New York State Senate republicans are proposing a plan to make college more affordable and protect private colleges. They have proposed a significant increase in the Tuition Assistance Program known as TAP.
Governor Andrew Cuomo has proposed spending $163-million to offer free tuition at all public colleges and universities in New York. It would cover some middle class families earning $125-thousand or less.
Buffalo's freshman Republican Senator Chris Jacobs tells WBFO that plan would have penalized private colleges receiving TAP dollars.
“The Governor was also going to put some punitive measures into the TAP assistance and other aid that goes to private universities sand threaten that if certain things weren’t done they would lose that as well,” explained Jacobs.
The Republican plan would allocate over $100-million additional dollars what Jacobs described as "Enhanced TAP". The republican plan is most affordable for the state.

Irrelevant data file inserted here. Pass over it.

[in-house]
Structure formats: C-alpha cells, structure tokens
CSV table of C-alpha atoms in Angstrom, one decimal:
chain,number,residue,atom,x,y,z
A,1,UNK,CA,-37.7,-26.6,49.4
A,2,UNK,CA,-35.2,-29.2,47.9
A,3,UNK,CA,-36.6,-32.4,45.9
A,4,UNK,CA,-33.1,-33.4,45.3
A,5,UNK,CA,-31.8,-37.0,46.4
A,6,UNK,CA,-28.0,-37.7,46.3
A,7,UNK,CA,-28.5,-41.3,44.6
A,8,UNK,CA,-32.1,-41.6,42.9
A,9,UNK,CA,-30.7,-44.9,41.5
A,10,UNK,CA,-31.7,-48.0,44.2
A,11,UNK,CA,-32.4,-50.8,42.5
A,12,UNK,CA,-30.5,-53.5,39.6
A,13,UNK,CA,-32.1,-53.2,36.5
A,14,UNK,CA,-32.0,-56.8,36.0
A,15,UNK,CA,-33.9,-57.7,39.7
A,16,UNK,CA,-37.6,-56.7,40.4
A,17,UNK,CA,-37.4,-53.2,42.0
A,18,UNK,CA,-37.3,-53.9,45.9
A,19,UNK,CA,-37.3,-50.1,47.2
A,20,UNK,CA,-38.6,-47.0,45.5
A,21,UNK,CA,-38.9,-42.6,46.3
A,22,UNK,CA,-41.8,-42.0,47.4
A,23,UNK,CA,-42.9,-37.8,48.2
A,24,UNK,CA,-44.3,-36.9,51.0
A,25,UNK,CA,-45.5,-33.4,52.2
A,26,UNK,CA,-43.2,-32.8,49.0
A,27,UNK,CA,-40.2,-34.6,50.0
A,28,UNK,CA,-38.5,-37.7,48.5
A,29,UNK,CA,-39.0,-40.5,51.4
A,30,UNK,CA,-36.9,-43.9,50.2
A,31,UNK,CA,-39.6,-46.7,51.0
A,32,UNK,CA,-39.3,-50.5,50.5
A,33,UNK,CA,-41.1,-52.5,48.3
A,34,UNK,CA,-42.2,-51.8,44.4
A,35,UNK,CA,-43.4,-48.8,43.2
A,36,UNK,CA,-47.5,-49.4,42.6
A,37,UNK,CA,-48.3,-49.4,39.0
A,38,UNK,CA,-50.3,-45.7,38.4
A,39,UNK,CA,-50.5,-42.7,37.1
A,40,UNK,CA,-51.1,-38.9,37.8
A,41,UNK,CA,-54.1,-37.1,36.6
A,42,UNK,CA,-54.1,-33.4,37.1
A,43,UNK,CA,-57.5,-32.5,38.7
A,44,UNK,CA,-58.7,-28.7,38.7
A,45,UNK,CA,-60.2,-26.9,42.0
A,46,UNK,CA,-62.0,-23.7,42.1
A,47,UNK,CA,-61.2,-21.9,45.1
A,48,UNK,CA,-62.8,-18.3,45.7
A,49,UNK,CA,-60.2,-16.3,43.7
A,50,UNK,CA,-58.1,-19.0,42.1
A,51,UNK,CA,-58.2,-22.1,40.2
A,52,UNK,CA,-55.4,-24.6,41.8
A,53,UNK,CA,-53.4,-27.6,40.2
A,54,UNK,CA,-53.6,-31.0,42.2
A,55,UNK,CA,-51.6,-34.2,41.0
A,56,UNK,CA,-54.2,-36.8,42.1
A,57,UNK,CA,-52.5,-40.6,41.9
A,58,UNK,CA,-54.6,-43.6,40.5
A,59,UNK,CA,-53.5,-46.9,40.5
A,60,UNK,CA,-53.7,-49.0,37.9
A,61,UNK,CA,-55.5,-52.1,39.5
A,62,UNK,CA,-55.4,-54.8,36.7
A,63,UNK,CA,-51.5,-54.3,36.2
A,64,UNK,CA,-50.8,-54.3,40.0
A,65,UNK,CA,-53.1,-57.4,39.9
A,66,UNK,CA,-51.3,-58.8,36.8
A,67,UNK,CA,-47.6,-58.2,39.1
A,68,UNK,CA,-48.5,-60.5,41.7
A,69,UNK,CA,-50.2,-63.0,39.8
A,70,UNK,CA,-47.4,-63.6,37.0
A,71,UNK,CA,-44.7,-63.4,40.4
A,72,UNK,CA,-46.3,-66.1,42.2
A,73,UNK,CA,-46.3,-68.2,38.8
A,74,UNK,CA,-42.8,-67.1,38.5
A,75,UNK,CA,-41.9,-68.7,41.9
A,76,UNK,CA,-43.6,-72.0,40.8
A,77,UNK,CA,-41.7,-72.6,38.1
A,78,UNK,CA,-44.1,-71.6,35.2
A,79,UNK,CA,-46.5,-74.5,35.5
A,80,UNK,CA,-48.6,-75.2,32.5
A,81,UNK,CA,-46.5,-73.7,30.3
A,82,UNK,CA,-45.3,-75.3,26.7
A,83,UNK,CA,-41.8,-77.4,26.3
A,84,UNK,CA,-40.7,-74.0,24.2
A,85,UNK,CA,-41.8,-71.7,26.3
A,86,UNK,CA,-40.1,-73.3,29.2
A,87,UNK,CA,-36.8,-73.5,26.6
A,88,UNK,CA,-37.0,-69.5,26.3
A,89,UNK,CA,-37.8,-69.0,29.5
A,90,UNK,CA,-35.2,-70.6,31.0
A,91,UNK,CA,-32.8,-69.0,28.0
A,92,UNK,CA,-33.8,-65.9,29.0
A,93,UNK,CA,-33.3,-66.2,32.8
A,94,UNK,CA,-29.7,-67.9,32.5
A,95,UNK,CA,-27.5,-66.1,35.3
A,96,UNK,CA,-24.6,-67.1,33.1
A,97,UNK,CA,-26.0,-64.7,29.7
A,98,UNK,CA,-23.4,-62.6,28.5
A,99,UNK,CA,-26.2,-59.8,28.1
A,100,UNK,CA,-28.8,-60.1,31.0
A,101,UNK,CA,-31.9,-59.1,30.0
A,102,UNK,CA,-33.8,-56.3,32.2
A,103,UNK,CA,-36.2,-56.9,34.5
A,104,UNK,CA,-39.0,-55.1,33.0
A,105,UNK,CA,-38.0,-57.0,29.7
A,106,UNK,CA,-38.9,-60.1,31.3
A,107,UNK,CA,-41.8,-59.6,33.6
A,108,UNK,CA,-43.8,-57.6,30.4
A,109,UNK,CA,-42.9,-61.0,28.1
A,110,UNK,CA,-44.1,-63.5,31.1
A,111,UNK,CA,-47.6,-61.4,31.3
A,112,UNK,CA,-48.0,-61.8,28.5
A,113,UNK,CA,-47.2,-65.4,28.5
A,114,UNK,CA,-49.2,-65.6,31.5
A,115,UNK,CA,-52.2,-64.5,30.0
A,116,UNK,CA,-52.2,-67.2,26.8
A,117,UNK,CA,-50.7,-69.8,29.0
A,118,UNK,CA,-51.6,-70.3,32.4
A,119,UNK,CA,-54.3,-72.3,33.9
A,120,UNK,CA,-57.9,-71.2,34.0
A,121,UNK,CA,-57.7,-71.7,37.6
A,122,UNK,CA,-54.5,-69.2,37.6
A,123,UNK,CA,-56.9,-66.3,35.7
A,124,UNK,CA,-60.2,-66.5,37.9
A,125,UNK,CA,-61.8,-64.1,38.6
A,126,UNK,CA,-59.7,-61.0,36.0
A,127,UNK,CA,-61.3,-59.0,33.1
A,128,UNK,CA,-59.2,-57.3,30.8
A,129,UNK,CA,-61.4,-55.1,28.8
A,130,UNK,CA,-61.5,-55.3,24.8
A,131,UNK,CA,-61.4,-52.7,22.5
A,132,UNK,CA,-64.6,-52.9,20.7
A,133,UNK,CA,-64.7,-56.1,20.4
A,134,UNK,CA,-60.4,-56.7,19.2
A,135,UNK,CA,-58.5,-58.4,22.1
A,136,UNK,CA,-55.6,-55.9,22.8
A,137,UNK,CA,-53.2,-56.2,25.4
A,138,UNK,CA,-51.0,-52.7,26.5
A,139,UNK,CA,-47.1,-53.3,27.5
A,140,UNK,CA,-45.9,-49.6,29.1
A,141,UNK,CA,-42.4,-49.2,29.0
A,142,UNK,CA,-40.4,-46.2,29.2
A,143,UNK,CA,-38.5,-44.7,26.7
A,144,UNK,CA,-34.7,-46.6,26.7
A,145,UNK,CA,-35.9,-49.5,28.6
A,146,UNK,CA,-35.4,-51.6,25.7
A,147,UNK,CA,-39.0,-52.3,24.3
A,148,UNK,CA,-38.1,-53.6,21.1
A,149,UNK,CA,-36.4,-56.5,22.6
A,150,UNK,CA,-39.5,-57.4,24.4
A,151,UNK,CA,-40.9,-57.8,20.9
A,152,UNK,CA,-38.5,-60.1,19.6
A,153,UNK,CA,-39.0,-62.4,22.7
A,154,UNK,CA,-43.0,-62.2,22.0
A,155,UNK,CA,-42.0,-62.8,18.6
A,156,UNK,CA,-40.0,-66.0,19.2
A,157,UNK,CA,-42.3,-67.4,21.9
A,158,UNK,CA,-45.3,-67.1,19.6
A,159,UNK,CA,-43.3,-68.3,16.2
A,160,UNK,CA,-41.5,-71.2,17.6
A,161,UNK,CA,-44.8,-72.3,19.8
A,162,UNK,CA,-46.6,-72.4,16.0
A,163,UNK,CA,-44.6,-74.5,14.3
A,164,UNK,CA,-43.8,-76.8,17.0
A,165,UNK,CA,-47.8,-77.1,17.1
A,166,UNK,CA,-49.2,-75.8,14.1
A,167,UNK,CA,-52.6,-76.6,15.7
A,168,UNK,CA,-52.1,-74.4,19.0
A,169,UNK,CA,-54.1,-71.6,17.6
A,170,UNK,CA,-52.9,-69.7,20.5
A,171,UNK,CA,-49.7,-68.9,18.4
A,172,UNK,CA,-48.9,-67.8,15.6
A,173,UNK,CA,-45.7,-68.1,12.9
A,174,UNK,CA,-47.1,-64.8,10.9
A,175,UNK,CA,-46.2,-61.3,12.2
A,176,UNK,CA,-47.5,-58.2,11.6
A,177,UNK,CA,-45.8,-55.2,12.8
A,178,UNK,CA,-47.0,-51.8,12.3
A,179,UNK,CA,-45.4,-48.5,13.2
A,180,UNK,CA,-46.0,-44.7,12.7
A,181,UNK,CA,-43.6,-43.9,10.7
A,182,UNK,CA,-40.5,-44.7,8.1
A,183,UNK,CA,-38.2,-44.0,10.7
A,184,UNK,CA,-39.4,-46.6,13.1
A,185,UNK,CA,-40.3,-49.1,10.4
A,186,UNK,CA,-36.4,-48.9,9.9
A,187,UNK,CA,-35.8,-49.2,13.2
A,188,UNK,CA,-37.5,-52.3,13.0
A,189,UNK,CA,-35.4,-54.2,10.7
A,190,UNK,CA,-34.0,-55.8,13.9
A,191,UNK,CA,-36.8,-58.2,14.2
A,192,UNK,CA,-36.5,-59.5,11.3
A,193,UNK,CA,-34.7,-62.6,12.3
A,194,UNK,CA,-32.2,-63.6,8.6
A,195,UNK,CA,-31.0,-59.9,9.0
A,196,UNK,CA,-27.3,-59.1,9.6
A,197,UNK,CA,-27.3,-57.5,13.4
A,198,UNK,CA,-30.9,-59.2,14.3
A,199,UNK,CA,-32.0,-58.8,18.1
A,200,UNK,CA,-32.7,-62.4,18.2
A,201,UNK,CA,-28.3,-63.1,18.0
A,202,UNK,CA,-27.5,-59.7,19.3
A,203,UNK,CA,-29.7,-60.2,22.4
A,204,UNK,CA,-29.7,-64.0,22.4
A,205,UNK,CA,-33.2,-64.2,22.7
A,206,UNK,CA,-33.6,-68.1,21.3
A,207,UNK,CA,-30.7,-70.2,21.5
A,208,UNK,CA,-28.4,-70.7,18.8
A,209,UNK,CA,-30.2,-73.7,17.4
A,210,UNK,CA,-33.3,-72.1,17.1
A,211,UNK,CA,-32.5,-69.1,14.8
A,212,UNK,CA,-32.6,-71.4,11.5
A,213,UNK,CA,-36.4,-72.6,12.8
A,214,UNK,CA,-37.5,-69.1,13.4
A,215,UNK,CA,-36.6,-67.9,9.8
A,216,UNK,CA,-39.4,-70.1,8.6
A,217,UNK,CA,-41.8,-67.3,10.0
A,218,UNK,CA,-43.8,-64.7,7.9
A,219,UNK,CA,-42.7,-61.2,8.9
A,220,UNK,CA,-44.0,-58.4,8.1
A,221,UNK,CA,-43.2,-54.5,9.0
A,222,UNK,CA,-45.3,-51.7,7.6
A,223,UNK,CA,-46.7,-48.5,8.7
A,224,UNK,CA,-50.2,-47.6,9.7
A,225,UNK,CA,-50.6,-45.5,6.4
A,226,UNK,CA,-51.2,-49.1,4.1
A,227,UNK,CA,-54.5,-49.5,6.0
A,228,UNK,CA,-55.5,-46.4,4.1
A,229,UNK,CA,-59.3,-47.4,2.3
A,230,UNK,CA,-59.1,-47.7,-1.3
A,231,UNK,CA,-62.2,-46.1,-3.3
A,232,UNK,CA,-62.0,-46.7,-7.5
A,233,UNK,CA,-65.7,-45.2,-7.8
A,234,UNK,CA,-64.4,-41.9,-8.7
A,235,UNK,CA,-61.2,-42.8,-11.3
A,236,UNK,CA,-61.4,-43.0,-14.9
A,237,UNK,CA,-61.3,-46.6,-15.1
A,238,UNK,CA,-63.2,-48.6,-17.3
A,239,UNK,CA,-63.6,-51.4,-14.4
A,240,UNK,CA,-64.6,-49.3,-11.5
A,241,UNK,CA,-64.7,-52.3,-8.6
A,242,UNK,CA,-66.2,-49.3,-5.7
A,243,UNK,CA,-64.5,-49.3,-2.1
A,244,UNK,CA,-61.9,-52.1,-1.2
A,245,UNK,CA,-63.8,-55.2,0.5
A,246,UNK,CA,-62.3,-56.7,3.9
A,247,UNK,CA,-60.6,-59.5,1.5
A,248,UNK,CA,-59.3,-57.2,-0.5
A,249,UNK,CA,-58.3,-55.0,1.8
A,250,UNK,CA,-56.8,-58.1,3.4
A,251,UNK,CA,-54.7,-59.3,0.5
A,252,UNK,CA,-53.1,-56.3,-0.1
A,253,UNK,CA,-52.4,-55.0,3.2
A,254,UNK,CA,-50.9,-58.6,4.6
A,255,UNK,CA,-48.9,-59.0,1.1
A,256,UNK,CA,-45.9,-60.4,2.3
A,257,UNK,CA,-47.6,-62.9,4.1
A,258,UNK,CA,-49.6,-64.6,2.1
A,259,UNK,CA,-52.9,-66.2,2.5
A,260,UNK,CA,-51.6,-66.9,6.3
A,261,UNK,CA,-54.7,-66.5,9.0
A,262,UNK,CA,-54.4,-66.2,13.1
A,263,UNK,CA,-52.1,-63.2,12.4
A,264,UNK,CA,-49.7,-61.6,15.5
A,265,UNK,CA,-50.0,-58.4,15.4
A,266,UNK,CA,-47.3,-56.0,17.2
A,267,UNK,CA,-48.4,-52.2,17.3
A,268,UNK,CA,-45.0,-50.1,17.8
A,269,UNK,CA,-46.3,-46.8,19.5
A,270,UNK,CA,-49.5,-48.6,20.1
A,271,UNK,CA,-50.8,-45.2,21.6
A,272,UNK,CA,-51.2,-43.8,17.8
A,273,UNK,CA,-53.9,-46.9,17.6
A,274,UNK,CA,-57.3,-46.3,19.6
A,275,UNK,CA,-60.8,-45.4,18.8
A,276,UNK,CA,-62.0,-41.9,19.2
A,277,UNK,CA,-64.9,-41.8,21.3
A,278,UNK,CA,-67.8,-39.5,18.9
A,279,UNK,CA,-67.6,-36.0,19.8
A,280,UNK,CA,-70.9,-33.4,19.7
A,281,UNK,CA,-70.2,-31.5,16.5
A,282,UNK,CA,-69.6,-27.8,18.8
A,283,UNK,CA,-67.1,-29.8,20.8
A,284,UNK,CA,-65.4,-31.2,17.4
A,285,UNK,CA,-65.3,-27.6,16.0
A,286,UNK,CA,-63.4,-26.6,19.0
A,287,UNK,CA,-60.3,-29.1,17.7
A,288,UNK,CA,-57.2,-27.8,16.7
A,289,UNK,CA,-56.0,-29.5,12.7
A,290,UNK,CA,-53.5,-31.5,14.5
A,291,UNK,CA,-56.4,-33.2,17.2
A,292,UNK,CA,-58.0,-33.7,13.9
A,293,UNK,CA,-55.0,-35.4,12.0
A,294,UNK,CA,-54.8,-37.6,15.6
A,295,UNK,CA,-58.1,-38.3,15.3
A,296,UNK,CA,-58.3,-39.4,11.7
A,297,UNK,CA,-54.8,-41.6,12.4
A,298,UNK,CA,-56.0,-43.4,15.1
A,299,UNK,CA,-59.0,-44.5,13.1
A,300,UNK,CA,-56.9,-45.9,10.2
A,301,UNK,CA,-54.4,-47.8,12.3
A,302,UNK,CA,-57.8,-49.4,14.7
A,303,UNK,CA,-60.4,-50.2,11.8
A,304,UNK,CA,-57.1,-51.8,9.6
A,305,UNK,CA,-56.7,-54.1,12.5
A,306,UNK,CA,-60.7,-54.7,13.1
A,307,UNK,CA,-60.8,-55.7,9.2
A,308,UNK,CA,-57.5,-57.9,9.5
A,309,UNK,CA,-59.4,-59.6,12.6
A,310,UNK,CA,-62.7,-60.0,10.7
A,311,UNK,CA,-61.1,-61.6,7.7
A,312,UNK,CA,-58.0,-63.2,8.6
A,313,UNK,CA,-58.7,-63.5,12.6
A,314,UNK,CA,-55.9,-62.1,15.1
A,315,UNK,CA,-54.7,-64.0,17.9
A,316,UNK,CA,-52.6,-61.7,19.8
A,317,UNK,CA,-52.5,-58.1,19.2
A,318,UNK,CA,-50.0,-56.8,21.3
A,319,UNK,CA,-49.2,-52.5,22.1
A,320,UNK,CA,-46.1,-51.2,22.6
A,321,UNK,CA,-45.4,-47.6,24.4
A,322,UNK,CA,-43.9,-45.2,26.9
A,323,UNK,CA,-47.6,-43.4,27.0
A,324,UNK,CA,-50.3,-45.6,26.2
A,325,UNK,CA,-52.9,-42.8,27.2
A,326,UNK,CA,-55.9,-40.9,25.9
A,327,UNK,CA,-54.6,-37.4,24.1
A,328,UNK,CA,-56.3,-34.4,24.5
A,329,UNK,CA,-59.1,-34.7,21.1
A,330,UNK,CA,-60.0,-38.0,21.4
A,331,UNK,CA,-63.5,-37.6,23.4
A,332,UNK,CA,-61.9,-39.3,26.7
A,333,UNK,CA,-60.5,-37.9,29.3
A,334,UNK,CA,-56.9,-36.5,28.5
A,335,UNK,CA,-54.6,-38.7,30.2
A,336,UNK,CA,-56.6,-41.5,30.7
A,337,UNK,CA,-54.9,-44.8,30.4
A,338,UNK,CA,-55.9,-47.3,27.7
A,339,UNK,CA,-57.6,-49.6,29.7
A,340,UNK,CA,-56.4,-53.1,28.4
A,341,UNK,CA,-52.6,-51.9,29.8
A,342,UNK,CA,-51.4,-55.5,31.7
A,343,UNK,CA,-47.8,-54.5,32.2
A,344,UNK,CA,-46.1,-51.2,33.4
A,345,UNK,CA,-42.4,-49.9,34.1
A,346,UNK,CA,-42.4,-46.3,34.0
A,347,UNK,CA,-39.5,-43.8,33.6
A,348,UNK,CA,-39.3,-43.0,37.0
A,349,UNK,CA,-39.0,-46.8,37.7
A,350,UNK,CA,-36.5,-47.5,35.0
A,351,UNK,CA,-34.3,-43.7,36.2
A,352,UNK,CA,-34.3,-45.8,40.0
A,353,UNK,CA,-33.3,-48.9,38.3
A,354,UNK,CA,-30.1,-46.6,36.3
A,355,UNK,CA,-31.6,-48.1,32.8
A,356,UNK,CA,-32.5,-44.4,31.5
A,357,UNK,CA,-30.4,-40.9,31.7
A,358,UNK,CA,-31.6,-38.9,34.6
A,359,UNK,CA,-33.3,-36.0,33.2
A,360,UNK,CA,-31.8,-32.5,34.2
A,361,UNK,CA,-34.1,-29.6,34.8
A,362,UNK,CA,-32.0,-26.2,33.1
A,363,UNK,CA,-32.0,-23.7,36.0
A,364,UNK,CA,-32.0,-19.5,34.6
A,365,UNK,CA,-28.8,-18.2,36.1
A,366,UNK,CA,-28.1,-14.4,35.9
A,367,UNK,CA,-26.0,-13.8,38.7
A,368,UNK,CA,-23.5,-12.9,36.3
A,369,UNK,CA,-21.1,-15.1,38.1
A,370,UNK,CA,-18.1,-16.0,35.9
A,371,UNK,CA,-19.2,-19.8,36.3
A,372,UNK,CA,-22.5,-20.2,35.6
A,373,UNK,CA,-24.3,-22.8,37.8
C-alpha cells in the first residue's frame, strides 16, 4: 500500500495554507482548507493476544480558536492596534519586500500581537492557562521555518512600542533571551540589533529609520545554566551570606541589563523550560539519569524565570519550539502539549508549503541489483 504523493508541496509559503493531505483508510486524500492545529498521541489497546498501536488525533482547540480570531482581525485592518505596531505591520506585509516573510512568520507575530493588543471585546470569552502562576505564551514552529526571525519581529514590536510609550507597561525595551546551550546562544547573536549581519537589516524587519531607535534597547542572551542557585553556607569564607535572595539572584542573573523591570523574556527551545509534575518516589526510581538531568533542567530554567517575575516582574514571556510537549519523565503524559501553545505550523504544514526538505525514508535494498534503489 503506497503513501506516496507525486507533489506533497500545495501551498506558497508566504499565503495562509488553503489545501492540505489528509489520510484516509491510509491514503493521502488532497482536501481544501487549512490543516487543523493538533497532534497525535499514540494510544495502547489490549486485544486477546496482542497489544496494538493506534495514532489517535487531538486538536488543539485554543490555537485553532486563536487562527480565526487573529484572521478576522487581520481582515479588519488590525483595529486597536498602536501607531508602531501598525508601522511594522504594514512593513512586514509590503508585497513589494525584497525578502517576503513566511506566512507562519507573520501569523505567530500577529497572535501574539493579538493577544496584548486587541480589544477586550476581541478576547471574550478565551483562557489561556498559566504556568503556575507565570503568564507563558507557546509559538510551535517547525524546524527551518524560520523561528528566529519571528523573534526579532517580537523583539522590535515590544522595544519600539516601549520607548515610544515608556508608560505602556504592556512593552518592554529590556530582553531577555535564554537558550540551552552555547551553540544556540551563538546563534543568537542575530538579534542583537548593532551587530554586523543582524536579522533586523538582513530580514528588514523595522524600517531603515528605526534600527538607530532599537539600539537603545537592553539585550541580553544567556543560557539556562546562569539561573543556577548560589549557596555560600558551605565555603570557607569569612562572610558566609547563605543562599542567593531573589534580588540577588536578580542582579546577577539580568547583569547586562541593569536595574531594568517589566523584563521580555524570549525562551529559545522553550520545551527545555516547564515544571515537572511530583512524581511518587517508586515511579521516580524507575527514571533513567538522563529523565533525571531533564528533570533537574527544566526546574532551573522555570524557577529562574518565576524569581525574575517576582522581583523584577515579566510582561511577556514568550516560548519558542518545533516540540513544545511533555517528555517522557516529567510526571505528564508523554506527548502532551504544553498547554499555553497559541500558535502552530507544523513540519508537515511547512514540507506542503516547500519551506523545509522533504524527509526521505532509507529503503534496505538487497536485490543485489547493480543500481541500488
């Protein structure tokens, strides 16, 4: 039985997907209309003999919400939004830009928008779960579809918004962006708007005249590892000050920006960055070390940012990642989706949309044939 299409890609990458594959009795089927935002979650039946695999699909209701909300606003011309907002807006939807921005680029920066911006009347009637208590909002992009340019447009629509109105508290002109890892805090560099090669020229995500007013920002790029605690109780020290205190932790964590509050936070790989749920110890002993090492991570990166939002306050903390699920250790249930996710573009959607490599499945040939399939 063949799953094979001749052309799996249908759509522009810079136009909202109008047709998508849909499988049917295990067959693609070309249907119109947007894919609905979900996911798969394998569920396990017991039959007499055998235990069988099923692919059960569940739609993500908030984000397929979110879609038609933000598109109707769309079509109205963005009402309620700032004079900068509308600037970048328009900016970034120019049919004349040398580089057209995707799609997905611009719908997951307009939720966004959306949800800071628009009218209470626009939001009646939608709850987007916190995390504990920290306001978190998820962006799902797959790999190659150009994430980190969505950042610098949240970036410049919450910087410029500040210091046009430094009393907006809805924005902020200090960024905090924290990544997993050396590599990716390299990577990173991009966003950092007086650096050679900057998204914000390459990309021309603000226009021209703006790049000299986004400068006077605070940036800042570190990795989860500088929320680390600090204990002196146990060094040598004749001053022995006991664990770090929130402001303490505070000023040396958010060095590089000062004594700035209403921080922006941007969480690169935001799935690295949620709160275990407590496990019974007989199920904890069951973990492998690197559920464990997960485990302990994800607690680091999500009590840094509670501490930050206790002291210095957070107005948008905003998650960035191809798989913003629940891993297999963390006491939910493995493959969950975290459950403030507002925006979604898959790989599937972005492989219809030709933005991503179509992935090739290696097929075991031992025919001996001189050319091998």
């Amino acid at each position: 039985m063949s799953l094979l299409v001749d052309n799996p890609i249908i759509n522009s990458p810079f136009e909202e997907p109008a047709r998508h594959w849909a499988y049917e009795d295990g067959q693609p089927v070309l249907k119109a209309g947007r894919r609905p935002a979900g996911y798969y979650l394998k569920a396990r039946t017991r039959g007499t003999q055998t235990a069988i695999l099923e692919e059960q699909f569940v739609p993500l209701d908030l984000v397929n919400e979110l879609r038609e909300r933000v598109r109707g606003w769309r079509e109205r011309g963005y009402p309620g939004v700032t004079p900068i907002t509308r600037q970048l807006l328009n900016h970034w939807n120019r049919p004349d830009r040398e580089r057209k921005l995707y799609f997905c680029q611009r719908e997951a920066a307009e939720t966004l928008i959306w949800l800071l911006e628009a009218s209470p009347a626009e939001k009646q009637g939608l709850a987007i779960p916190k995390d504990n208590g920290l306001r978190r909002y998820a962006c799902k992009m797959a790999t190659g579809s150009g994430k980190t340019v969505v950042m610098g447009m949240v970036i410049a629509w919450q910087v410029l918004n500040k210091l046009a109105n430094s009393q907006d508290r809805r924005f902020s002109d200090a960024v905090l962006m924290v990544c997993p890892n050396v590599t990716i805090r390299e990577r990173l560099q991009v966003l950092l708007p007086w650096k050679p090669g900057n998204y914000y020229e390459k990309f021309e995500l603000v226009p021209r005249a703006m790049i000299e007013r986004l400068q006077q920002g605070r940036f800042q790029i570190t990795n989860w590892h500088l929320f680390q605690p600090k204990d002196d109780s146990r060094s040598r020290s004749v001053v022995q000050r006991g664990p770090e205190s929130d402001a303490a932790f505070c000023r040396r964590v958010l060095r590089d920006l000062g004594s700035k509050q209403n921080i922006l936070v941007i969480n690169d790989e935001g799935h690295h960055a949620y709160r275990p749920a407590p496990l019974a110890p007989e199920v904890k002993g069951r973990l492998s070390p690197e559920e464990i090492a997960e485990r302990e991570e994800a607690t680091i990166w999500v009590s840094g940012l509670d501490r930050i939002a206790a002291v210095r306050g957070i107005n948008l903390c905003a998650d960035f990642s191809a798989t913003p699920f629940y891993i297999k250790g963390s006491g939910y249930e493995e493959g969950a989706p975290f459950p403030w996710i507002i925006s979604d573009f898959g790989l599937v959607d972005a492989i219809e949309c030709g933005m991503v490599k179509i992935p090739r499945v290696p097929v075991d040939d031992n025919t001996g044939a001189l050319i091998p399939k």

“This will make the amount of the TAP award more. I think this will be a significant investment in education, but it will be as TAP, and historically we have approached higher education that we fund the student and allow them to choose whether they want to go to a public or private university,” said Jacobs.
Jacobs said this would protect private colleges. Many in the Buffalo Niagara region have voiced concerns they would loss out to a SUNY tuition free plan for many middle-class students. Some fear it could crush their schools.
“We’re just very concerned that a sole focus on the public universities would be so detrimental to the private colleges we may lose them and that would not serve the interest of our students,” replied Jacobs. “He did what he called the free tuition –which is really not fee because it would only paying for tuition not the other costs and everybody who has gone to a SUNY school knows all the other costs are more than the tuition.”
Meanwhile, democrats in the Assembly are supporting the Governor's plan, but have called for an increase in his eligibility for families. That plan would boost it for families earning $150-thousand a year.
The full legislature must decide on a final plan for the new state budget.